Barry

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1 minute ago, ParkMan said:

If I recall correctly Australia has a more elaborate development process for adults.  I don't know the details or if it matches this.

But, I would fully welcome a process in which adults could develop skills mastery.  And as some business guy said once "measure what matters."  In the BSA we measure through recognition.  So, I'd be all for some system where leaders could work through the rank process too.  Would be interesting if we had a rule that to be a Scoutmaster you had to have completed First Class.

Hmmm, maybe I should draw some espresso for Aussie leaders at WSJ and find out  their regimen.

Not sure I'd require it. But JTE could be average of ASM/SM's Rank*100 - years since tested.

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1 hour ago, qwazse said:

For kids? Their direct-contact adults are not held to the same level of skill mastery as the youth. Ideally, if someone asked me how to find an SM/ASM/Advisor who knows his/her stuff, I could say, "Ignore that trained patch. Look for the one with the first-class-rank oval on his left pocket."

For adults? They are not held to the same level of skill mastery as the youth. A weekend of IOLS for a trained patch? Give me a break. What scout of yours do you know get any rank patch just for toddling along on a camp out? My SM was rightly embarrassed and stomped off when I tossed him a line and said, "Tie it off around that trunk, a timber hitch will do." He knows how to tie a timber hitch now.

Want to solve your training problem?

  • Ditch IOLS and "Trained".
  • Have an SPL or JASM or crew officer (if you're a new troop, it may be a seasoned SPL/JASM from another troop) sign off on each wannabe direct-contact leader's rank requirement.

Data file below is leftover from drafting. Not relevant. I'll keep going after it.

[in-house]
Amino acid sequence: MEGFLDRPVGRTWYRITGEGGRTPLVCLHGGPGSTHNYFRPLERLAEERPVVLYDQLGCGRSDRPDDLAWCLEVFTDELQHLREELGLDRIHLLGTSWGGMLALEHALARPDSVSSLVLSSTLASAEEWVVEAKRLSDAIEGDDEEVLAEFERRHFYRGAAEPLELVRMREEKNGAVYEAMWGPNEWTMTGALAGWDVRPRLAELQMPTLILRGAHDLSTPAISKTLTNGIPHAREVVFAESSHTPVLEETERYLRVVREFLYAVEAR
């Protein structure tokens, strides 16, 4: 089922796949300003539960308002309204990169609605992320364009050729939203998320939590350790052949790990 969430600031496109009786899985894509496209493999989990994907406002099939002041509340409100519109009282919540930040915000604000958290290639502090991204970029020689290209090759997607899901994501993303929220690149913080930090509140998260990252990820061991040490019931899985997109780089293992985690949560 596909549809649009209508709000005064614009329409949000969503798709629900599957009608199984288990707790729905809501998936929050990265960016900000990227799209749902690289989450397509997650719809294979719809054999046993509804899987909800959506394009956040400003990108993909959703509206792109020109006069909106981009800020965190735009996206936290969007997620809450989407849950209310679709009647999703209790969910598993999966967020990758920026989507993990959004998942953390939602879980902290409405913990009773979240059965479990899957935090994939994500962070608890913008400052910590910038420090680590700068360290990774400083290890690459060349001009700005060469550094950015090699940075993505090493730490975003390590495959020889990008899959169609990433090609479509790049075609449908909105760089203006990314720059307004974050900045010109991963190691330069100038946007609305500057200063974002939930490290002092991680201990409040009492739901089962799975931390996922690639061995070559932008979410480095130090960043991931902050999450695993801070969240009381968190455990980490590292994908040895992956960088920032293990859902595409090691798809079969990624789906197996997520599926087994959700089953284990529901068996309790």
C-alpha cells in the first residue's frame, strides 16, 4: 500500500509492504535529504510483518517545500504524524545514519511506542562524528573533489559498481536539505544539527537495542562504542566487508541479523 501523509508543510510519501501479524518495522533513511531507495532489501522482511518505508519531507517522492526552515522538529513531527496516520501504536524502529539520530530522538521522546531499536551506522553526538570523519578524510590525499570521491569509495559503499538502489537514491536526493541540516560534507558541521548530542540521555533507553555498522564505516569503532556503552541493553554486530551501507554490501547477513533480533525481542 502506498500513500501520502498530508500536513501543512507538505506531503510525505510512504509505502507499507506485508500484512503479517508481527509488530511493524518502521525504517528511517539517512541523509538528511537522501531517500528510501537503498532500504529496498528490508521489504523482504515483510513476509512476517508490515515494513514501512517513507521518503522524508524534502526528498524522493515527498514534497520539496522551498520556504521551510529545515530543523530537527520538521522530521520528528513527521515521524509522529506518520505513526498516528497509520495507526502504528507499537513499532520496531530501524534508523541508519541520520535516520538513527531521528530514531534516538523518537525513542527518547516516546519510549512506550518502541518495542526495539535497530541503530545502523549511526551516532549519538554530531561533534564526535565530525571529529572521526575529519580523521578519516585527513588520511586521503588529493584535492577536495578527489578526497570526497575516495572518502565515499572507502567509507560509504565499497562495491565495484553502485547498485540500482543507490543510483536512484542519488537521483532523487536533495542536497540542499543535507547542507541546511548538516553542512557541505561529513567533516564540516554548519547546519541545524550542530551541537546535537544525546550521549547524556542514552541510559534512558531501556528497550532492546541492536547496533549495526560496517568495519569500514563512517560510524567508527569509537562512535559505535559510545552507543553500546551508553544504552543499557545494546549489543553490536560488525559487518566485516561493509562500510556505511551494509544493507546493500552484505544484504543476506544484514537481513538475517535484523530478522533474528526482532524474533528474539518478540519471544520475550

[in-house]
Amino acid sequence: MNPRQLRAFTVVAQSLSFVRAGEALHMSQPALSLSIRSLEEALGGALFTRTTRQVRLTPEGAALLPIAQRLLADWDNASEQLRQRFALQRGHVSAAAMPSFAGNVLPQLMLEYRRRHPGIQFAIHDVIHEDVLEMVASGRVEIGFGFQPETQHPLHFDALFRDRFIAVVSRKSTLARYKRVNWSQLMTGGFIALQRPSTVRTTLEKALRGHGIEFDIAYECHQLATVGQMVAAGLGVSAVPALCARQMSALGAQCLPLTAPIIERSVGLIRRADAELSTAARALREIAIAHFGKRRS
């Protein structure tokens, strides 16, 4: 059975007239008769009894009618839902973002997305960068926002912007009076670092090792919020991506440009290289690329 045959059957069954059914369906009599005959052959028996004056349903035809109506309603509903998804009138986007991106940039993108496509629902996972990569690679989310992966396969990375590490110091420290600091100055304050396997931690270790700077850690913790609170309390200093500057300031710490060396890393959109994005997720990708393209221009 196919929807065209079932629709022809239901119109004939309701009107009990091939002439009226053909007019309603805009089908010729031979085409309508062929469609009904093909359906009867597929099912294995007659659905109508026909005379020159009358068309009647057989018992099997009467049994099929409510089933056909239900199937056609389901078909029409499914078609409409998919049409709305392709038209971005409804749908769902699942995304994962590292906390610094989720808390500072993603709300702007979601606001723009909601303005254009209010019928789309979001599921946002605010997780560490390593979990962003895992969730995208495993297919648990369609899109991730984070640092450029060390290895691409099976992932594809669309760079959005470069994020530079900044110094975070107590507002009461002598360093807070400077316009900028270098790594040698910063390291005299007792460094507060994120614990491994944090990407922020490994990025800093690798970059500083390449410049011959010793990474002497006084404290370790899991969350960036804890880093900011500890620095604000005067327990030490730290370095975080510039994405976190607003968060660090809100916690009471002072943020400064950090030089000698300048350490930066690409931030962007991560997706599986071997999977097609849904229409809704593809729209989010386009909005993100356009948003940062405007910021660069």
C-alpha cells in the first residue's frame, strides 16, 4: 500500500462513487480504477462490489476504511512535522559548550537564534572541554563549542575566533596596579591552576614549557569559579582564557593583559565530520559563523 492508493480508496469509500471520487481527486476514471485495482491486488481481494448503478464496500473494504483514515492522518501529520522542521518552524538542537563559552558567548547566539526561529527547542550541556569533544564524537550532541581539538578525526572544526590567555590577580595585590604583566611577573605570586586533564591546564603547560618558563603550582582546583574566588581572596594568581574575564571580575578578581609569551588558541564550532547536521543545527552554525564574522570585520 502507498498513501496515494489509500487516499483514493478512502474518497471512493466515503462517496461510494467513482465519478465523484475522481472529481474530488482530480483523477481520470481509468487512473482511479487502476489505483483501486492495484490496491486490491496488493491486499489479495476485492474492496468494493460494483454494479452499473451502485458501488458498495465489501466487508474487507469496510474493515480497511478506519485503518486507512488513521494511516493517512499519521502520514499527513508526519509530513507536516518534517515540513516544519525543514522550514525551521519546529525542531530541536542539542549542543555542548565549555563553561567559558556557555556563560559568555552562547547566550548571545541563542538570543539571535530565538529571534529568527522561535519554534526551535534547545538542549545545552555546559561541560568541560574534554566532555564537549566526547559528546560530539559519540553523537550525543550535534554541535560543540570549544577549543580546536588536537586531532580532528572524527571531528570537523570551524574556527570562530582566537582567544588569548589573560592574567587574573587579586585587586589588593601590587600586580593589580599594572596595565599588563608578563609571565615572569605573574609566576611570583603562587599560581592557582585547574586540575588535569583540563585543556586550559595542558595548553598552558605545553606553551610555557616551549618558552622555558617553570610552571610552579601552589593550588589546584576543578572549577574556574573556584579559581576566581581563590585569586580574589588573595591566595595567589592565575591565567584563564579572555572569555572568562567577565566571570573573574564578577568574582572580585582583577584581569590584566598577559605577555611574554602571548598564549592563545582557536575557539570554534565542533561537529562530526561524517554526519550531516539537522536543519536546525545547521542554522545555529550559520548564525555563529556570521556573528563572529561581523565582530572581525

• Let skilled leaders sew on their ovals, maybe with a service star sewn on it to say they tested/retested as an adult.

The problem with modern skills instruction is the presumption that there's this thing called "adult leader" from which skills emanate to this thing called "youth." That's not how the real world works. Anybody, youth or adult, can let skills lapse. Anybody, youth or adult, can help somebody else get those skills back. It just takes a little humility in recognizing who might need to get that skill from whom.

disagree with the skills mastery aspect for leaders,

first what exactly is mastery,

to me mastery of a skill set takes many years, decades of practice,

a good leader can learn and lead, without being a master of such task, 

if we relied on those who mastered a task, there would be a very limited group of people to turn to for guidance.

to me a master of a skill set is one that lives by the skill set on a daily basis

not a weekend recreational warrior as most of us are.

I have spent decades in the woods, +10 years as almost a minimalist,

wouldn't consider myself a master of any skill set,  

experienced yes, master? heck no.

yet 4 years in scouts I am learning the scout ways which is different, much different than my solo experiences in the woods

 

 

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@Terasec I agree about the difference between solo woodsman and scoutmaster. I started out a scout, turned minimalist, then family camper,  then became an ASM/Advisor, there was a good bit to unlearn, a bit to teach others, and a steady pace of re-learning. It's a growing process.

But I'm not putting mastery on the level of sensei. My criteria: barring disabilities, can a scouter do everything that we've ask of a first class scout? If he or she can't or hasn't even tried, then he or she needs to "walk that mile" with his or her scouts. The scouts see the leader trying, and it inspires trust and admiration. That process builds leadership.

Then, when a scouter goes to roundtable or a leader's campout, we all can focus on the things that sharpen us as leaders, rather than kill a half hour watching a district scouter not start a fire.